In determining whether a fact is genuinely disputed, the court "is not to weigh the evidence but is instead required to view the evidence in the light most favorable to the party opposing summary judgment, to draw all reasonable inferences in favor of that party, and to eschew credibility assessments." Weyant v. Okst, 101 F.3d 845, 854 (2d Cir. 1996). Nevertheless, to show a genuine dispute, the nonmoving party must provide "hard evidence, " D'Amico v. City of N.Y., 132 F.3d 145, 149 (2d Cir. 1998), "from which a reasonable inference in [its] favor may be drawn, " Binder & Binder PC v. Barnhart, 481 F.3d 141, 148 (2d Cir. 2007) (internal quotation marks omitted). "Conclusory allegations, conjecture, and speculation, " Kerzer v. Kingly Mfg., 156 F.3d 396, 400 (2d Cir. 1998), as well as the existence of a mere "scintilla of evidence in support of the [nonmoving party's] position, " Anderson, 477 U.S. at 252, are insufficient to create a genuinely disputed fact. A moving party is "entitled to judgment as a matter of law" on an issue if (1) it bears the burden of proof on the issue and the undisputed facts meet that burden; or (2) the nonmoving party bears the burden of proof on the issue and the moving party "show[s]' - that is, point[s] out... - that there is an absence of evidence [in the record] to support the nonmoving party's [position], " see Celotex Corp. v. Catrett, 477 U.S. 317, 325 (1986). Furthermore, a "nonmoving party's failure to respond to a [Local Civil] Rule 56.1 statement permits the court to conclude that the facts asserted in the statement are uncontested and admissible." T.Y. v. New York City Dep't of Educ., 584 F.3d 412, 418 (2d Cir. 2009) (citing Gubitosi v. Kapica, 154 F.3d 30, 31 n.1 (2d Cir. 1998)). Typically, assuming the other requirements of Rule 56 are met, the nonmoving party's failure to file a responsive 56.1 statement results in a grant of summary judgment. See, e.g., Millus v. D'Angelo, 224 F.3d 137, 138 (2d Cir. 2000).

III. DISCUSSION

As the Court previously noted, "it appears from the face of the Complaint that Plaintiff[s have] failed to comply with the administrative exhaustion requirement of the Prison Litigation Reform Act." (Doc. No. 11.) Specifically, under the Prison Litigation Reform Act ("PLRA"), inmates bringing claims with respect to prison conditions under section 1983 must exhaust the administrative remedies that are available at that prison before proceeding in federal court. 42 U.S.C. § 1997e(a). To exhaust the administrative procedure at the AMKC, an inmate must appeal several layers of review, even if the inmate does not receive a timely disposition at the initial stages. (No. 14-cv-6606, Doc. No. 13 at 2-3; No. 14-cv-6857, Doc. No. 16 at 2-3.) Here, Plaintiffs' Complaints establish that neither of them exhausted the AMKC administrative procedure. ( Id. ) Rather, each stated that he "wrote the warden, " but otherwise did not appeal his grievance or seek further review through the IGRP process. ( Id. ) Such allegations fail to satisfy the PLRA exhaustion requirement, as the law is well-settled that informal means of communicating and pursuing a grievance, even with senior prison officials, are not sufficient under the PLRA. See, e.g., Macias v. Zenk, 495 F.3d 37, 44 (2d Cir. 2007); Simon v. Campos, No. 08-cv-8797 (PKC), 2010 WL 1946871, at *6 (S.D.N.Y. May 10, 2010); Adames v. New York City Dep't of Corrs., No. 07-cv-4021 (GBD), 2008 WL 2743835, at *3 (S.D.N.Y. July 14, 2008). Accordingly, the Complaints demonstrate on their face that Plaintiffs did not exhaust their administrative remedies.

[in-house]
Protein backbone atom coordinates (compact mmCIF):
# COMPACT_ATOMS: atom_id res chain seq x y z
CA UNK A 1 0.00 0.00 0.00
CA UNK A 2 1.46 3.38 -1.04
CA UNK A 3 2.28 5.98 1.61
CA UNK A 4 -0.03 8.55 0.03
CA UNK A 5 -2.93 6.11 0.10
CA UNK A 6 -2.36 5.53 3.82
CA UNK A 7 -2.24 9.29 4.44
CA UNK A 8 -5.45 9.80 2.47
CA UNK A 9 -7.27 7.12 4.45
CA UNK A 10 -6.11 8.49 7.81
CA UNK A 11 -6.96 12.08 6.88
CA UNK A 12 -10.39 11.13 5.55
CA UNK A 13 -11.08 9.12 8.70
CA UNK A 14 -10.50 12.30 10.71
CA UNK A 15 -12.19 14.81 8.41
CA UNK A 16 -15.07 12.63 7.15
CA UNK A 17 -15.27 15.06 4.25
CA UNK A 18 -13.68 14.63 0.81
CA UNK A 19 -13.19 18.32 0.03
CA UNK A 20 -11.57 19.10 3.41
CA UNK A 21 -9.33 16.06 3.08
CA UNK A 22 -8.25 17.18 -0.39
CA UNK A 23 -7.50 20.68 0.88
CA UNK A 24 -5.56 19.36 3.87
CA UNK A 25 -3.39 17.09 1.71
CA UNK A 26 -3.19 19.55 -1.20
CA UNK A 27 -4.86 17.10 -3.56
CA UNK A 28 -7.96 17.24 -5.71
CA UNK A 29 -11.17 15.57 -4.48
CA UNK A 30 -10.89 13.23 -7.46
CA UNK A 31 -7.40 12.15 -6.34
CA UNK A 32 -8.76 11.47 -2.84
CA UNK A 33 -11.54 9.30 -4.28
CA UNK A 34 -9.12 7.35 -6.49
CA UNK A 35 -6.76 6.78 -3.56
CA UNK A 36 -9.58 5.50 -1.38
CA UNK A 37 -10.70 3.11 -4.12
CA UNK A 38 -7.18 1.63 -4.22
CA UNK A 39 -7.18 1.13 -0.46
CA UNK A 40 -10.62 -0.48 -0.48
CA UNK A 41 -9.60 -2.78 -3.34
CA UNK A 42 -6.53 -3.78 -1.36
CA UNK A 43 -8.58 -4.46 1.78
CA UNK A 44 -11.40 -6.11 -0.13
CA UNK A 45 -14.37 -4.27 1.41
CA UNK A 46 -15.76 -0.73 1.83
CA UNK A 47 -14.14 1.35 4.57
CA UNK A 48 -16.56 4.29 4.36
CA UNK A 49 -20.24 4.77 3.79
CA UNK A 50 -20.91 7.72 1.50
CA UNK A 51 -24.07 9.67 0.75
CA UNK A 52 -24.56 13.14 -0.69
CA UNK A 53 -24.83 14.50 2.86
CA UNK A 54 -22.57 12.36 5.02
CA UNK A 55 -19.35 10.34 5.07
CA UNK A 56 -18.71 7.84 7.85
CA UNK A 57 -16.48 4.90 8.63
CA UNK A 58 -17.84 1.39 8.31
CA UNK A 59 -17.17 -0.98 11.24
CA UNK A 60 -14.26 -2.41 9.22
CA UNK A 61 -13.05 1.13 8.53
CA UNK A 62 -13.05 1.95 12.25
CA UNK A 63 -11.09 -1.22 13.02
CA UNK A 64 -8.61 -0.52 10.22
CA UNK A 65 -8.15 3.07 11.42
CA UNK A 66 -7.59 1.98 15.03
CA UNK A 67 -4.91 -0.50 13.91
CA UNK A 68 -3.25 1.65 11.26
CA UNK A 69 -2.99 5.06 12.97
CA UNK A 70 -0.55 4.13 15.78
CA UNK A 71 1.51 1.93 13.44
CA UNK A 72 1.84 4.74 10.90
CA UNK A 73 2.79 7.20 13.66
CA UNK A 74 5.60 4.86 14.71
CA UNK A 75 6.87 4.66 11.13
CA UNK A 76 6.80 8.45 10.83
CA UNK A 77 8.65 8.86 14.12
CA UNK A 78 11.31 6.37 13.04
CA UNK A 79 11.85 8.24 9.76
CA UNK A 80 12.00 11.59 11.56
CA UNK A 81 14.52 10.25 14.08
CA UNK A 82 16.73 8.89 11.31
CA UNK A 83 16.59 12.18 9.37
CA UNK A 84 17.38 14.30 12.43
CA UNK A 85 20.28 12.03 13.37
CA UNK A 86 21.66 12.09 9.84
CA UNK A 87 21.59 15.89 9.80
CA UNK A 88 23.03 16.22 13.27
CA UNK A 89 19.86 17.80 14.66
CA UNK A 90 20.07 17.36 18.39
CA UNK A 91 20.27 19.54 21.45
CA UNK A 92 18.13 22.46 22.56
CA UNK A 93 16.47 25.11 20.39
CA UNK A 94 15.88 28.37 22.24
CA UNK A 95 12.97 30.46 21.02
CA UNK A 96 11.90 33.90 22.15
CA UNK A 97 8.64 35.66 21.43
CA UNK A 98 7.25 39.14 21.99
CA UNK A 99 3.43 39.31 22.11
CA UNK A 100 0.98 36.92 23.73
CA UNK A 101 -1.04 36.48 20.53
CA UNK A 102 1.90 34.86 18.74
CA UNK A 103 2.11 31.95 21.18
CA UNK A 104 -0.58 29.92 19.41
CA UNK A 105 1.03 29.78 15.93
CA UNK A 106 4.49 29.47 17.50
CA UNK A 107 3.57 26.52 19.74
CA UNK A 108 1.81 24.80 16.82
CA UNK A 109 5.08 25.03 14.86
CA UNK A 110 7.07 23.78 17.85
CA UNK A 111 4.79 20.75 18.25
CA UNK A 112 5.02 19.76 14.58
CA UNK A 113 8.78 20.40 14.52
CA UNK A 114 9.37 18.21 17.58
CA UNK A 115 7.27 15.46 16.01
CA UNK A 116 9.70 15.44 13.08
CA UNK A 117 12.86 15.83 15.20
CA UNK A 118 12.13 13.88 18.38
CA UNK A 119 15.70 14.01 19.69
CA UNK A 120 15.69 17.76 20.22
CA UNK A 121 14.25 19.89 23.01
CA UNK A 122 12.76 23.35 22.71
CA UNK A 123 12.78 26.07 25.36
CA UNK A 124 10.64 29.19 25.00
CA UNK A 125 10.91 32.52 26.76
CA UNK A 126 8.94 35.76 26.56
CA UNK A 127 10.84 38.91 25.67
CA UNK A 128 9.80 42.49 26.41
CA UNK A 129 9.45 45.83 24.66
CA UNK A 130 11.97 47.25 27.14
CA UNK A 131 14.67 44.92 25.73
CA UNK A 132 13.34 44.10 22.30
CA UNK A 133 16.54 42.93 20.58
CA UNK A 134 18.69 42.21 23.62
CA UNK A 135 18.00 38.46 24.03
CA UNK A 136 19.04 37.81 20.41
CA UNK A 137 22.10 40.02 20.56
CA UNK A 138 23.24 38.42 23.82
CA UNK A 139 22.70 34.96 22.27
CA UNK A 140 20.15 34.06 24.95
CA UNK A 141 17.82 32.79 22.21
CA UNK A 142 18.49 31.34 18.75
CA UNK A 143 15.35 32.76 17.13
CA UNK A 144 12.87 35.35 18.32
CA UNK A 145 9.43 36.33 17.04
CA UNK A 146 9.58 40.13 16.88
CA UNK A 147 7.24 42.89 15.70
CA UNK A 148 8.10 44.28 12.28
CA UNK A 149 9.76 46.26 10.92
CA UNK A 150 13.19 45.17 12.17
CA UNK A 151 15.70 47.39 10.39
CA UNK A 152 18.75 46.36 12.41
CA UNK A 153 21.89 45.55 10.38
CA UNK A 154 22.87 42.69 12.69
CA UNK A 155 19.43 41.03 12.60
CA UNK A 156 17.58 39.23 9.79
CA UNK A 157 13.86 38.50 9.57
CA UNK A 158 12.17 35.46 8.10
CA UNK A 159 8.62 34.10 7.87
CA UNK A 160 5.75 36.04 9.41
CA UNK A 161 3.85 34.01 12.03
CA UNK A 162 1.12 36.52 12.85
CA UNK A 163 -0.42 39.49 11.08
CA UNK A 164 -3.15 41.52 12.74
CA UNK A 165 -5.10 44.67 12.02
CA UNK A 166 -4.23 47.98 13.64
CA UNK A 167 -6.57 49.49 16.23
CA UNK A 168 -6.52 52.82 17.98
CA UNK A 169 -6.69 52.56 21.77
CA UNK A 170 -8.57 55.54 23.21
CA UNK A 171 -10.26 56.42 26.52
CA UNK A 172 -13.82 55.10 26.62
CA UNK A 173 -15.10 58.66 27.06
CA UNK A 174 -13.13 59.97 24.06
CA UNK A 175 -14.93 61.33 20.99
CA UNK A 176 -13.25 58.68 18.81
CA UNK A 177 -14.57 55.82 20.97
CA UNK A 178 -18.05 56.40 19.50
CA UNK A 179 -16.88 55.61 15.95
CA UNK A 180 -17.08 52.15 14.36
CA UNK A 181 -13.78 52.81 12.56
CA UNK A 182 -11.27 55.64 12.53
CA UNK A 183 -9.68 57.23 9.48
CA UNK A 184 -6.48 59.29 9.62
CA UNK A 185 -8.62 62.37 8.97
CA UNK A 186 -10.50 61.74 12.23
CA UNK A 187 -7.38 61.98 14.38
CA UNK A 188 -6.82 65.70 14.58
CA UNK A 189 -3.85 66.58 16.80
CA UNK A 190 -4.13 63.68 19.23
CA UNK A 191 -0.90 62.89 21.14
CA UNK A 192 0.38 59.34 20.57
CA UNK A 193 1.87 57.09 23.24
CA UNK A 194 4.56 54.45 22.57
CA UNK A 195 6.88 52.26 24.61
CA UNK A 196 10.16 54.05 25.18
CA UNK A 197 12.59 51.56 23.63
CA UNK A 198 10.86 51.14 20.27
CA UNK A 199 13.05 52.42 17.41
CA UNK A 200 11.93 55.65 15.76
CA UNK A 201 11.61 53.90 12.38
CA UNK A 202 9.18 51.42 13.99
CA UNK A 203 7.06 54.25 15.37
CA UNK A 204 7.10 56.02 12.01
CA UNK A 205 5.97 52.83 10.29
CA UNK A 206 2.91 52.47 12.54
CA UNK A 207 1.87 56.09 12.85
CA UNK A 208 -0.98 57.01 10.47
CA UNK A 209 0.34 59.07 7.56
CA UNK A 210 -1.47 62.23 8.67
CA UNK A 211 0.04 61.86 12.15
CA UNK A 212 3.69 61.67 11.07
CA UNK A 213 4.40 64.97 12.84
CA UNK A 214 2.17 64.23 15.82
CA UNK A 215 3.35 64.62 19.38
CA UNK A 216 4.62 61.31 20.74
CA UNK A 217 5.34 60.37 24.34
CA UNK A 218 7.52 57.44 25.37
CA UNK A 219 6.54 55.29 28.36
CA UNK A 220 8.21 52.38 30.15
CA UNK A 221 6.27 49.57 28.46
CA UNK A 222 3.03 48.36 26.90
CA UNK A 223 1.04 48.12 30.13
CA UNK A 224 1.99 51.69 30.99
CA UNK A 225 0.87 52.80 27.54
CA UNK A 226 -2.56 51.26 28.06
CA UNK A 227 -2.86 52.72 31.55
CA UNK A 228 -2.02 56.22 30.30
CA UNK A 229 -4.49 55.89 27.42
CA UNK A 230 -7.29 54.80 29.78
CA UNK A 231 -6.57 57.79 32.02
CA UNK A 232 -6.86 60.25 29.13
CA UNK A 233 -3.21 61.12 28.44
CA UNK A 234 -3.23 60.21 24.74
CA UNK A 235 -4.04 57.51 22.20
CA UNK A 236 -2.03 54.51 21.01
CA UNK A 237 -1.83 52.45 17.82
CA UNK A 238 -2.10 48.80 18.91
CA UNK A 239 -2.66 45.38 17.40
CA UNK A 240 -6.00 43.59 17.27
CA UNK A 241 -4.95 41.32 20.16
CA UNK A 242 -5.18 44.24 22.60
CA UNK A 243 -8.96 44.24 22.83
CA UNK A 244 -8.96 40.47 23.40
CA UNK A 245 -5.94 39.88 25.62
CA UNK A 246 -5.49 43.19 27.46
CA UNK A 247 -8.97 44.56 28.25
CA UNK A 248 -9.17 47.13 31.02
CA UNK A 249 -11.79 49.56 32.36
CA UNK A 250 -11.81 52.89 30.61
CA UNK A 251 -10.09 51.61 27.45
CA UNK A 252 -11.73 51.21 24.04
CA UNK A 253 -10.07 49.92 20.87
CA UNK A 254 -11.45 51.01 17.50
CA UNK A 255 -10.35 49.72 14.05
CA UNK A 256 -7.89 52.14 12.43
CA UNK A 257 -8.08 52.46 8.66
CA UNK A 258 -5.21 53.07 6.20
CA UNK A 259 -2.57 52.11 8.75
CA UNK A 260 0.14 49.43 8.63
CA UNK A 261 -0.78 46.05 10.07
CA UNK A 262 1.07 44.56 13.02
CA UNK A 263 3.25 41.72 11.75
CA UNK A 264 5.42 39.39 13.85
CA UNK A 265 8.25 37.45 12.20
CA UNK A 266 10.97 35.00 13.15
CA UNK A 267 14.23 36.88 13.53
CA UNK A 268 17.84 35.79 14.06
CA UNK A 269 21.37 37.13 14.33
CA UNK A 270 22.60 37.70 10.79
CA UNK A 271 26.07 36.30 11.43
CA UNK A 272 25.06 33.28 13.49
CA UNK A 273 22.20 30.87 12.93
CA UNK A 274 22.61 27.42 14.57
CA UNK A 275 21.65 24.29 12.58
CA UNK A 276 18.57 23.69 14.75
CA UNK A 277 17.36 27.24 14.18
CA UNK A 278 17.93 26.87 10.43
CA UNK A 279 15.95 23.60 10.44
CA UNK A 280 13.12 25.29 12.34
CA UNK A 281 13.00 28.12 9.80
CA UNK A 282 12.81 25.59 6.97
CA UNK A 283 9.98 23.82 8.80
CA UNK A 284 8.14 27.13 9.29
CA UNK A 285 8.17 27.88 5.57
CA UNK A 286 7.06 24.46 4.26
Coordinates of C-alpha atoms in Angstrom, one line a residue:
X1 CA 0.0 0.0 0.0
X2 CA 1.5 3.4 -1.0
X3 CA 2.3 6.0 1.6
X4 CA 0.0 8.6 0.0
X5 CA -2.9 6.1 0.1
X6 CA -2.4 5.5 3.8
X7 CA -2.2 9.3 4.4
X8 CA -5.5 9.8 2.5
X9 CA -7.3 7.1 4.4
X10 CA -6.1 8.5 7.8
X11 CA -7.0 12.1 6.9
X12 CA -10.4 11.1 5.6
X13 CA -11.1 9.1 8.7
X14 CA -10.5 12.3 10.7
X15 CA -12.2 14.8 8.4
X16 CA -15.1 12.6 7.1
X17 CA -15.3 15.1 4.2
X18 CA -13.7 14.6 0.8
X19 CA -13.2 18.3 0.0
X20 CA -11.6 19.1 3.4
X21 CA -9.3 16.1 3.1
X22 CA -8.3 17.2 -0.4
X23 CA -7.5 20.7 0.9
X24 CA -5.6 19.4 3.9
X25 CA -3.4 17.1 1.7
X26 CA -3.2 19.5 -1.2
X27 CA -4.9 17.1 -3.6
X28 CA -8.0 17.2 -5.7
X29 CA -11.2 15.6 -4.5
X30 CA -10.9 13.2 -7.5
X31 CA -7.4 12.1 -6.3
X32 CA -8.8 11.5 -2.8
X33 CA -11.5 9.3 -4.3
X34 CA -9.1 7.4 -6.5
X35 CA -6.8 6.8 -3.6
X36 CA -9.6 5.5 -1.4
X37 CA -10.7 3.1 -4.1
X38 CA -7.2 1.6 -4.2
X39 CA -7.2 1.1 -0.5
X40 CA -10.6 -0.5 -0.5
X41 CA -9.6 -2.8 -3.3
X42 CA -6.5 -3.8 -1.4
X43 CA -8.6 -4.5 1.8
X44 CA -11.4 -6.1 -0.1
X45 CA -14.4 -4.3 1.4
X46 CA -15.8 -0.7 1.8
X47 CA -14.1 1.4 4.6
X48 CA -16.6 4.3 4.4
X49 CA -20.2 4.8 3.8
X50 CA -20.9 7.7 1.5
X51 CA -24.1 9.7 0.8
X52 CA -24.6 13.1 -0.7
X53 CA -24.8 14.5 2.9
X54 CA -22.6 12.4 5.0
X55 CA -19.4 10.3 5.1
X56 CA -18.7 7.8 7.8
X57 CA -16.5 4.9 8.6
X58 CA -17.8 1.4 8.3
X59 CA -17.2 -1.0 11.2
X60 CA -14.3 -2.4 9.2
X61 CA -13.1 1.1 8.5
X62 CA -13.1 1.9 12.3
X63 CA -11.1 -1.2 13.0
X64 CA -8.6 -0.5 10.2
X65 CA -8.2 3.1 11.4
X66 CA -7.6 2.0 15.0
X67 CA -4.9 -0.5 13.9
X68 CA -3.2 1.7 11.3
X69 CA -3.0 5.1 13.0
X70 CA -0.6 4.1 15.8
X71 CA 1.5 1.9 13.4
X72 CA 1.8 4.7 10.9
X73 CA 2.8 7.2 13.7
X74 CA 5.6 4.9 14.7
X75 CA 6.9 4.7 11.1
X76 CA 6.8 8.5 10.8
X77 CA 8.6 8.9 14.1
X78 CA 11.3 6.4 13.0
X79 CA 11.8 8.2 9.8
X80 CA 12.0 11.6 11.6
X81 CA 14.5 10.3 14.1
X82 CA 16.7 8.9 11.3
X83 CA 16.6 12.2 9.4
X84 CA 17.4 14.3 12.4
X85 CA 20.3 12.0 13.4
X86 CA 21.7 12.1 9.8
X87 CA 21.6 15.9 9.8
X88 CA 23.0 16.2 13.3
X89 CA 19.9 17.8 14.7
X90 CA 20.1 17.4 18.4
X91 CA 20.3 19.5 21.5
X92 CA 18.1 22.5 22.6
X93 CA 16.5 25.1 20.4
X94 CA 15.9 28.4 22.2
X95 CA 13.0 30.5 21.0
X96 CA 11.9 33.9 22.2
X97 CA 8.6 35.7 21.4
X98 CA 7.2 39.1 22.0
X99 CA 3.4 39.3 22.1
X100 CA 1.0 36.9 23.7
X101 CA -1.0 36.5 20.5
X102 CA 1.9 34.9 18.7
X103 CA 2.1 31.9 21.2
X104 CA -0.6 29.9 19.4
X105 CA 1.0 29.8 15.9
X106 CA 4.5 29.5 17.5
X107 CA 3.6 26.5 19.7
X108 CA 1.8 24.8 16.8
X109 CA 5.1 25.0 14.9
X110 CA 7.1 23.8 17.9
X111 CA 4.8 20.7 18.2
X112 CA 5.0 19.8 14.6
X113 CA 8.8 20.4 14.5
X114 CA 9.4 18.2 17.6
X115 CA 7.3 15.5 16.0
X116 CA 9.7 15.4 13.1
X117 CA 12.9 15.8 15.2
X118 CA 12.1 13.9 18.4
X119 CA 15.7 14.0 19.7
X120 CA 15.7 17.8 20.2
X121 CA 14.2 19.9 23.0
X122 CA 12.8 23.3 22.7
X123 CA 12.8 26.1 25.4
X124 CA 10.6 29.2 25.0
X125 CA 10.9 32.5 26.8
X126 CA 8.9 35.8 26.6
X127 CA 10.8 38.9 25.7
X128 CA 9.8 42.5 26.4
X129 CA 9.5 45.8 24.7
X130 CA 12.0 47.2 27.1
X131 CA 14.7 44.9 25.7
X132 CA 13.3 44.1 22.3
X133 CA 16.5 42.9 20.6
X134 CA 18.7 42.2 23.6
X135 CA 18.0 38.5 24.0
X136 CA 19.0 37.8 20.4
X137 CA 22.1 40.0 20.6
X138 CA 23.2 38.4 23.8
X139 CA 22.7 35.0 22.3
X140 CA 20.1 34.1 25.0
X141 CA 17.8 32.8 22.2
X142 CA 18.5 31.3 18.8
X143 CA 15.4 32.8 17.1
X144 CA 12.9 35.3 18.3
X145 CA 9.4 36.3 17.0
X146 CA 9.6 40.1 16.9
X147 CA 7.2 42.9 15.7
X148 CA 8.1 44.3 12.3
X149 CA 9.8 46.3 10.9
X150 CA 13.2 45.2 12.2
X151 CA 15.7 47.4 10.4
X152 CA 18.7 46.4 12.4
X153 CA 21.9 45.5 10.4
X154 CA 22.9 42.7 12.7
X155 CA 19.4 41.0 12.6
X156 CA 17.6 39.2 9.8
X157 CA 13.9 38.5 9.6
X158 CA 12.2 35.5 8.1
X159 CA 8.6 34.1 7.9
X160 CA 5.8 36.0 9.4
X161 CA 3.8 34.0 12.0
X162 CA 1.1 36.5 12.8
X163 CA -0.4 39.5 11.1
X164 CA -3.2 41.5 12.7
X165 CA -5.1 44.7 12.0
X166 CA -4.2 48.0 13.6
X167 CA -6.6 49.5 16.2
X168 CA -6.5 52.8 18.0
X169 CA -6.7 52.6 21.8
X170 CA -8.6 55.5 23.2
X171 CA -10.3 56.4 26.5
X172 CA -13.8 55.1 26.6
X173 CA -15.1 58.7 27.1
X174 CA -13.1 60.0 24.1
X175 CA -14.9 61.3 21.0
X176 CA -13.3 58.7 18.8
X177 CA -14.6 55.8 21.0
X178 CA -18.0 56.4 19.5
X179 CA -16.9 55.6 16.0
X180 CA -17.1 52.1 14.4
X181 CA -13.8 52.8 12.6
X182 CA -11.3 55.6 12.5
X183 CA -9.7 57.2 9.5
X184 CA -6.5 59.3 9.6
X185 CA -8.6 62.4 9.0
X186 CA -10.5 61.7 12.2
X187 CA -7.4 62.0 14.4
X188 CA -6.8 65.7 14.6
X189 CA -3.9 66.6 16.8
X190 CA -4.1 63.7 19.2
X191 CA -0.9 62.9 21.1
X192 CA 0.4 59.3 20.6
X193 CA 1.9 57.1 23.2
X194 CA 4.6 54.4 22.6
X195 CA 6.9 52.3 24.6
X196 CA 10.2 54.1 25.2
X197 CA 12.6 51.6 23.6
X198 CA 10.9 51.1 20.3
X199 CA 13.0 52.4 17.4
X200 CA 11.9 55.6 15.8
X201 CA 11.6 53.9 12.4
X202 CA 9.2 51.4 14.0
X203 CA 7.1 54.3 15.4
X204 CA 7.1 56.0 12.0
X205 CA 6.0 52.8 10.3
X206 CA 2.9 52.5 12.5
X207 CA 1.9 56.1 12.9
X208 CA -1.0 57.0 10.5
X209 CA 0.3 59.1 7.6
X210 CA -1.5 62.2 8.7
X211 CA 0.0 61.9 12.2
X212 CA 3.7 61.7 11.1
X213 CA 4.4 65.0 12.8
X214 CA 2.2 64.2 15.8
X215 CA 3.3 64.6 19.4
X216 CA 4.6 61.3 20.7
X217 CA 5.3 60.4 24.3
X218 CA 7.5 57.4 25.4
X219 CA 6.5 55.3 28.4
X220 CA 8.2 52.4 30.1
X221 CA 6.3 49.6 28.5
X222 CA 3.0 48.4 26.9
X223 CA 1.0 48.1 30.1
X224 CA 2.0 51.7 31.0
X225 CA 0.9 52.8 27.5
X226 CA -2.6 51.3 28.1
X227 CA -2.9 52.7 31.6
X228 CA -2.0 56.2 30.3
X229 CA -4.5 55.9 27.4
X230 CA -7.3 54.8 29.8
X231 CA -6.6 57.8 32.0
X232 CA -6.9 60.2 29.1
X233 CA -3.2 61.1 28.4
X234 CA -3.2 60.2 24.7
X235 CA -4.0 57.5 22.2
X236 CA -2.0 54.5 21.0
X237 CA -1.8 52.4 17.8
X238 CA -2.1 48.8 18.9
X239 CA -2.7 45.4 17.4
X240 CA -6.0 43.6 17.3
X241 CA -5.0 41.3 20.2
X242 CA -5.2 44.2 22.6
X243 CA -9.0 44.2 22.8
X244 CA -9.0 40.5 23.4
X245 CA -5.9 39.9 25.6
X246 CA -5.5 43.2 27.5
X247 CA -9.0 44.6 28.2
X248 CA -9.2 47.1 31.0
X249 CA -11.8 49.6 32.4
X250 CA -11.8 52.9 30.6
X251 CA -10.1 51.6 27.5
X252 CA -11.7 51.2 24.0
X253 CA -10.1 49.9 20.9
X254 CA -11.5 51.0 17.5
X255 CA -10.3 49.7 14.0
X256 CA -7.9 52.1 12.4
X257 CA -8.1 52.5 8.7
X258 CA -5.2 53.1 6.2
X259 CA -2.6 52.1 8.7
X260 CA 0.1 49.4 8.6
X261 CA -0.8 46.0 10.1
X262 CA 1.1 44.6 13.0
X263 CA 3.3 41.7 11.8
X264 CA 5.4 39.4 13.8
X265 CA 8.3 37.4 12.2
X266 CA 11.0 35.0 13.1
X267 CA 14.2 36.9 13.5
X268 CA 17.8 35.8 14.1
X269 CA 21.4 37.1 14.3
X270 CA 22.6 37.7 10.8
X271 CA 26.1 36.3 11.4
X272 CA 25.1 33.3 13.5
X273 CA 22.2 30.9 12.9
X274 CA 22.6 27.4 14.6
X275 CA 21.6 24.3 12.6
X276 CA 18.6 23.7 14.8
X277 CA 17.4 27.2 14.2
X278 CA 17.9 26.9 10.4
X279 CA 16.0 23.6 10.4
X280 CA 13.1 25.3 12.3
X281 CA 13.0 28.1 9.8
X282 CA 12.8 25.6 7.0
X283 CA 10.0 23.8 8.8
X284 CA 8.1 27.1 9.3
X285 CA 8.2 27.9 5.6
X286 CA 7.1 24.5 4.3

Nevertheless, the Second Circuit has held that under certain circumstances, an inmate's failure to exhaust administrative remedies under the PLRA may be excused. This inquiry is generally guided by the Second Circuit's decision in Hemphill v. New York, which directs courts to consider: (1) "whether administrative remedies were in fact available to the prisoner, " (2) "whether the defendants may have forfeited the affirmative defense of non-exhaustion by failing to raise or preserve it or whether the defendants' own actions inhibiting the inmate's exhaustion of remedies may estop one or more of the defendants from raising the plaintiff's failure to exhaust as a defense, " and (3) "whether special circumstances have been plausibly alleged that justify the prisoner's failure to comply with administrative procedural requirements." 380 F.3d 680, 686 (2d Cir. 2004). Should an inmate fail to exhaust administrative remedies and fail to set forth facts that would excuse his failure to exhaust, the PLRA bars his claims.

Here, neither Complaint alleges facts that could excuse Plaintiffs' failure to exhaust under Hemphill. Furthermore, neither Plaintiff took advantage of the opportunity to set forth facts in a responsive 56.1 statement to excuse his failure to exhaust. The IGRP process was available to Plaintiffs (No. 14-cv-6606, Doc. No. 13 at 2-3; No. 14-cv-6857, Doc. No. 16 at 2-3), Defendants timely raised the affirmative defense of non-exhaustion (No. 14-cv-6606, Doc. No. 10; No. 14-cv-6857, Doc. No. 9), Plaintiffs do not allege that AMKC staff retaliated against them or prevented them from pursuing administrative remedies, and Plaintiffs do not allege any "special circumstances" that would otherwise justify their failure to comply with the PLRA exhaustion requirements. Therefore, in light of the fact that the Complaints on their face demonstrate that Plaintiffs failed to exhaust administrative remedies, the Complaints fail to allege any facts that would excuse Plaintiffs' failure to exhaust under Hemphill, and Plaintiffs failed to submit responsive 56.1 statements, the Court finds that Plaintiffs' claims are barred for failure to comply with the administrative exhaustion requirement of the PLRA.

IV. CONCLUSION

For the reasons set forth above, IT IS HEREBY ORDERED THAT Defendants' motions for summary judgment are GRANTED. The Clerk of the Court is respected directed to terminate the motions pending at docket entry 12 in No. 14-cv-6606 and docket entry 11 in No. 14-cv-6857 and to close these cases.

SO ORDERED.